Observations at the CASM vent site

August 1, 2016

45o 59.4′ N 130o 1.5′ W

Our dive today started with biology collections at the CASM (an acronym for Canadian American Seamount) vent site on the northern caldera floor at Axial. Then we headed north up the caldera wall and crossed several old, heavily sedimented flows, and ended with geology collections on two flows that formed as part of the April 2015 eruption and that we discovered when we compared AUV bathymetry collected before and after the eruption. We found two areas of low-temperature venting with one measured at 32Celsius and lots of orange mat there but no megafauna.

—Jenny Paduan

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A mixed community of organisms thrives in the sulfide-rich waters of this diffuse hydrothermal vent.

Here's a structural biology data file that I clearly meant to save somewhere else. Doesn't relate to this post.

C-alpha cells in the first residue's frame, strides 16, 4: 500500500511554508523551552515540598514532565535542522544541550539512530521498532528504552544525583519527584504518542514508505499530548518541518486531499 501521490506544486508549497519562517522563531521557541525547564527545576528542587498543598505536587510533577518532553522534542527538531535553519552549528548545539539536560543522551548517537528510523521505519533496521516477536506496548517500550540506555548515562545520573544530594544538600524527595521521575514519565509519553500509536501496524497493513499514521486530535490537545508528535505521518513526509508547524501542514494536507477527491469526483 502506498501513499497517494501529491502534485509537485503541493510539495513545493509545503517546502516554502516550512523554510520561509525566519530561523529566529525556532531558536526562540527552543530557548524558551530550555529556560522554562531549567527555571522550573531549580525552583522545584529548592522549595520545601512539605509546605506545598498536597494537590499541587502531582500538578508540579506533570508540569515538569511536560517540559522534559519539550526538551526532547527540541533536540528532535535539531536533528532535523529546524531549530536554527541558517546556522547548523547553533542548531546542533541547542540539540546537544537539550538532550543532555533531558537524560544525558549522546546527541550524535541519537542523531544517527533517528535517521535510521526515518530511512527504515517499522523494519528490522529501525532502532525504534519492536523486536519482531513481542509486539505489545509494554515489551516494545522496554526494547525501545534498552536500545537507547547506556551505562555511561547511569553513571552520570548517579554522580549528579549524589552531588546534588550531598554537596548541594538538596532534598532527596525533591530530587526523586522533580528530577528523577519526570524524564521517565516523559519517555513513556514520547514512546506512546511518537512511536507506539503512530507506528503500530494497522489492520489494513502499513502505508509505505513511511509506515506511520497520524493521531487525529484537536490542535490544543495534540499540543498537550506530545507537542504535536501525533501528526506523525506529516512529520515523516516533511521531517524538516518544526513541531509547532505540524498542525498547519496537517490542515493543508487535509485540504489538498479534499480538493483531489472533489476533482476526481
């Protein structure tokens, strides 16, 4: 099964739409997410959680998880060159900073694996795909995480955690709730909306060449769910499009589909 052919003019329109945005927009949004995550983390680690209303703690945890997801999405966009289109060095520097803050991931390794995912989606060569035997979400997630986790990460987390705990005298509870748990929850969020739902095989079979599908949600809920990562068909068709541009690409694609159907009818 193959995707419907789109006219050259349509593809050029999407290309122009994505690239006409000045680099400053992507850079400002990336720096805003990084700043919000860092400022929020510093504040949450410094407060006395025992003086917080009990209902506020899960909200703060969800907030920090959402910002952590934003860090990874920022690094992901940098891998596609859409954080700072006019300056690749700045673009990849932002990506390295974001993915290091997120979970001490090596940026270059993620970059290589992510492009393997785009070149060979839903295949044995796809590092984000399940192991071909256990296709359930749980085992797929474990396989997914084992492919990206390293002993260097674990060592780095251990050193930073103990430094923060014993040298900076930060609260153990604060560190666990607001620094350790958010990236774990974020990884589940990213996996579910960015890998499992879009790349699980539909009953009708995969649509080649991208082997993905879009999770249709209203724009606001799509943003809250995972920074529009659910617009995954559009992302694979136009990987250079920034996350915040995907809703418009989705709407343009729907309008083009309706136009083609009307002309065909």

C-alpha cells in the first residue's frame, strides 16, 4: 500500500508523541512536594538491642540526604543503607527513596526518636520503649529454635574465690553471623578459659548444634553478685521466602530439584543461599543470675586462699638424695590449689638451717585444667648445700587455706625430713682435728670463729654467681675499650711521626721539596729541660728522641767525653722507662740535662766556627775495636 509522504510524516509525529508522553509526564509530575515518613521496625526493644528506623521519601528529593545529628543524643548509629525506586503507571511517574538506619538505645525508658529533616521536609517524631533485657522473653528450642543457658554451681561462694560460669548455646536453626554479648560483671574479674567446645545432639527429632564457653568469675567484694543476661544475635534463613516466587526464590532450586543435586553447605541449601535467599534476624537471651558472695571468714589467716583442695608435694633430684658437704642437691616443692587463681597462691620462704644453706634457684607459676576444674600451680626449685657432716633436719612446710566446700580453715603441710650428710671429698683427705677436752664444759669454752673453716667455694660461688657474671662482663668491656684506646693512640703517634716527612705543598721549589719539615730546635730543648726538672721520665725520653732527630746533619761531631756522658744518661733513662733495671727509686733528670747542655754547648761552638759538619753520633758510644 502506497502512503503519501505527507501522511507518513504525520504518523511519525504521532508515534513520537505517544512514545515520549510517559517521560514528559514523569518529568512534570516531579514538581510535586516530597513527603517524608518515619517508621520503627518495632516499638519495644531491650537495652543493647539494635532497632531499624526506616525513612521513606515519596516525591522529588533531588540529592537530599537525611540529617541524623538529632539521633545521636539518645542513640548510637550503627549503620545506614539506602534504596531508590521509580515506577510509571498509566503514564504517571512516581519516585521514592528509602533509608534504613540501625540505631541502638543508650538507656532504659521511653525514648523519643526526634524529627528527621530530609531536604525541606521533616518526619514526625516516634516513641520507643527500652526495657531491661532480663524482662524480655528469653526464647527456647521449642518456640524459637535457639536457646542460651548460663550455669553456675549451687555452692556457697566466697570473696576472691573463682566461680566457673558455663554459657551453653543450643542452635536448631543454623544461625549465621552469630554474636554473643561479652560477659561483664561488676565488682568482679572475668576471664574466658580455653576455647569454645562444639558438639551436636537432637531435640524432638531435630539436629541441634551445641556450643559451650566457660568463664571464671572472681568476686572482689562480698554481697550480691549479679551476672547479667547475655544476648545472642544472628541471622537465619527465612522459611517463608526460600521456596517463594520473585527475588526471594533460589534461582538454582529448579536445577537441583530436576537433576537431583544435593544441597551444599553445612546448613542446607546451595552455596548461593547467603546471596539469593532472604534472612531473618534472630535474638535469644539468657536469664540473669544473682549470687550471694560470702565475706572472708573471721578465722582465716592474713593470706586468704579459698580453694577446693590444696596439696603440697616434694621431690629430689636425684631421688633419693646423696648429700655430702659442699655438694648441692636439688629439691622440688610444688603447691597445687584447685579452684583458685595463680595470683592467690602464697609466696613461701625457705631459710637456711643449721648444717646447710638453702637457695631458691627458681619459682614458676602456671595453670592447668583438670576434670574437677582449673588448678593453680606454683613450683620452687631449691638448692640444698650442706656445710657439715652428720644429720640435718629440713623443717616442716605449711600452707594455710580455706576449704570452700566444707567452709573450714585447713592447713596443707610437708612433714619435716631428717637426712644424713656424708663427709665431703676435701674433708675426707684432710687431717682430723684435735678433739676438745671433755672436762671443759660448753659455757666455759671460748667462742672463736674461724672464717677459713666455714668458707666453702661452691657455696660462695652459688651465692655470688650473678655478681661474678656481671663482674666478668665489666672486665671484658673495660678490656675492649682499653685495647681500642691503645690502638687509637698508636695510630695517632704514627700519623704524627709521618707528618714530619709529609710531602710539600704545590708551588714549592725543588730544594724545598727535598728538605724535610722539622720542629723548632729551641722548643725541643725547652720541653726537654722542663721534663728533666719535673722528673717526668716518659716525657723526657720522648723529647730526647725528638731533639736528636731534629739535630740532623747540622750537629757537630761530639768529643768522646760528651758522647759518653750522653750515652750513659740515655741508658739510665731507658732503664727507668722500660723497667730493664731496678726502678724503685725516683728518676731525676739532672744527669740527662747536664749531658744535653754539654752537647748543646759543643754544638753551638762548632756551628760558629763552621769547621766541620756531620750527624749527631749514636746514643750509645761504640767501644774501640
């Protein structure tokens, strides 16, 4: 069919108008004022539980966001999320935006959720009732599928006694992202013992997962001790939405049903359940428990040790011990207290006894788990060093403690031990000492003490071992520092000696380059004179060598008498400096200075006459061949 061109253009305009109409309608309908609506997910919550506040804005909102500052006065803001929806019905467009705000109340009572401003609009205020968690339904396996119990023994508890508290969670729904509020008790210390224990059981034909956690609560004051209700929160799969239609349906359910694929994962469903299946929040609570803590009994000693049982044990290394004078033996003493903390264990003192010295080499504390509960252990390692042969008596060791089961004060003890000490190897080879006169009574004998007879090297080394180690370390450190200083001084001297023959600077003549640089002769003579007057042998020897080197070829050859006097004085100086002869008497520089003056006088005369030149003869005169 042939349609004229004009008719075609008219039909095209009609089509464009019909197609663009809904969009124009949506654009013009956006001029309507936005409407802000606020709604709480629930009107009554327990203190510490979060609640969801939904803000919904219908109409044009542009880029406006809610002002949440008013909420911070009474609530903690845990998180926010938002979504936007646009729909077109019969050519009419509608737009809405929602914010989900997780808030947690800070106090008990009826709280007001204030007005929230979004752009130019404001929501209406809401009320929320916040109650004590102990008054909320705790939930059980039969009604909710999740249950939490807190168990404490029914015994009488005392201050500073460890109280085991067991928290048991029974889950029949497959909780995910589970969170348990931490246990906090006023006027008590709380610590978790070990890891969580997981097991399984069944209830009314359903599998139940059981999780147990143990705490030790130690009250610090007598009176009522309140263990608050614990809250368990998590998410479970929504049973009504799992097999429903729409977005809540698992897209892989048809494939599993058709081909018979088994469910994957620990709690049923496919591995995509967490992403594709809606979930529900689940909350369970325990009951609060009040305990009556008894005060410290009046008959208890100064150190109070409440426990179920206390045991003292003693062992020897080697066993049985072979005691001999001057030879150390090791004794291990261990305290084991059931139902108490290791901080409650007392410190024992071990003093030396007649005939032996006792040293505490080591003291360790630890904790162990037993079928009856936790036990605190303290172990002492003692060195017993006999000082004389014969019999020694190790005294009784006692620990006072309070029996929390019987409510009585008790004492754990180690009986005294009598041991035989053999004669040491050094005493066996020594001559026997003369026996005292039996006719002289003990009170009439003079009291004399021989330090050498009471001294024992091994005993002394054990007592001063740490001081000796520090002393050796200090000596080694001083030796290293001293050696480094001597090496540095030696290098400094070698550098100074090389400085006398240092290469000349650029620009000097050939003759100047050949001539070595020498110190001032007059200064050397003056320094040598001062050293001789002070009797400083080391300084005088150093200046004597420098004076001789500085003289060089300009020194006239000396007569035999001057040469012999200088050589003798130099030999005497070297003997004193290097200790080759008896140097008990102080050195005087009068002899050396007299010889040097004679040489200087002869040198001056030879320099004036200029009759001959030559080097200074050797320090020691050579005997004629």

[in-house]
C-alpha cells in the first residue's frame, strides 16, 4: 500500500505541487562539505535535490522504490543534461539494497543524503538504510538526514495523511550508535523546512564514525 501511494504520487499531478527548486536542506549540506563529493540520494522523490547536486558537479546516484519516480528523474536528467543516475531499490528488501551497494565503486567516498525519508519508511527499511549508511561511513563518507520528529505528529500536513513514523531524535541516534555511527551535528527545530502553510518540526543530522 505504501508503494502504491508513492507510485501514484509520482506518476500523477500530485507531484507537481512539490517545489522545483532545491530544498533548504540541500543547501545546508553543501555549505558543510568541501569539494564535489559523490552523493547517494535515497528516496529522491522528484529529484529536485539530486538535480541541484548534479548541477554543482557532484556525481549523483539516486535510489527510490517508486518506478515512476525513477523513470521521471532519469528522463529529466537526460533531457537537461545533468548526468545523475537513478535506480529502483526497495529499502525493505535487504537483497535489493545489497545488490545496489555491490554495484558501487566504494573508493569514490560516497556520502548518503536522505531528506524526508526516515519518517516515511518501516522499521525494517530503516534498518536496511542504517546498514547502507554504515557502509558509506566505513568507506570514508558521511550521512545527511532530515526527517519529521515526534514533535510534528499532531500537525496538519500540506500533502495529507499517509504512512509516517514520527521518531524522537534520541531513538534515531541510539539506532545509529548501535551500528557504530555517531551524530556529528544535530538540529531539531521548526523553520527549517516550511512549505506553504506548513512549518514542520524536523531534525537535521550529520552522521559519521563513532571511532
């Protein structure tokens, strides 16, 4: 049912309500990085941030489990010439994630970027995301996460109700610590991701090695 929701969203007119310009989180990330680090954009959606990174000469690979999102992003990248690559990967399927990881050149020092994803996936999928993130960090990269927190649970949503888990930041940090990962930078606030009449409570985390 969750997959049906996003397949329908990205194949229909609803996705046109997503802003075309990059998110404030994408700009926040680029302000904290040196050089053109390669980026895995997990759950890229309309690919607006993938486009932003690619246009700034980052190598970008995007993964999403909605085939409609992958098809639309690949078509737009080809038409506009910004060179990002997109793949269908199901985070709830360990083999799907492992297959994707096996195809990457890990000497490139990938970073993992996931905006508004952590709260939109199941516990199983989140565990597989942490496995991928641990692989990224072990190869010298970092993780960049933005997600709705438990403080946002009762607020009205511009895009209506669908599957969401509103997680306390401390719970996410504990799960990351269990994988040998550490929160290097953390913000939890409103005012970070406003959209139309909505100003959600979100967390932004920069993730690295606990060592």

The vent field at CASM is very compact, and we were able to explore most of the chimneys in about 30 minutes. Working in the deep sea is incredibly expensive, and we try to pack as much into each dive as possible. Since CASM was a smaller site, we took the opportunity to stop and look around carefully. At sites with more diffuse venting, we saw an abundance of palm worms, Paralvinella, millions of limpets, Lepetodrilus fucensis, provannid snails, scale worms, and munidopsid crabs.

—Shannon Johnson

The margins of the 2015 flows are thin and have lots of lava lobes extending across the underlying sheet flows in complex patterns. The second flow has lovely channels, pillars, and lineated sheet flows—all quite spectacular. These are strange flows! There are hundreds of exploded pillows, including one that is probably a shatter ring that looks like a 15-meter-wide low cone in the bathymetry. The exploded pillows have very thin crusts, and many small pillows are hollow with thin rinds only. The lava samples have a lot of gas vesicles in them. It was a very gassy magma, and high gas content might help account for the fluidity of the flows.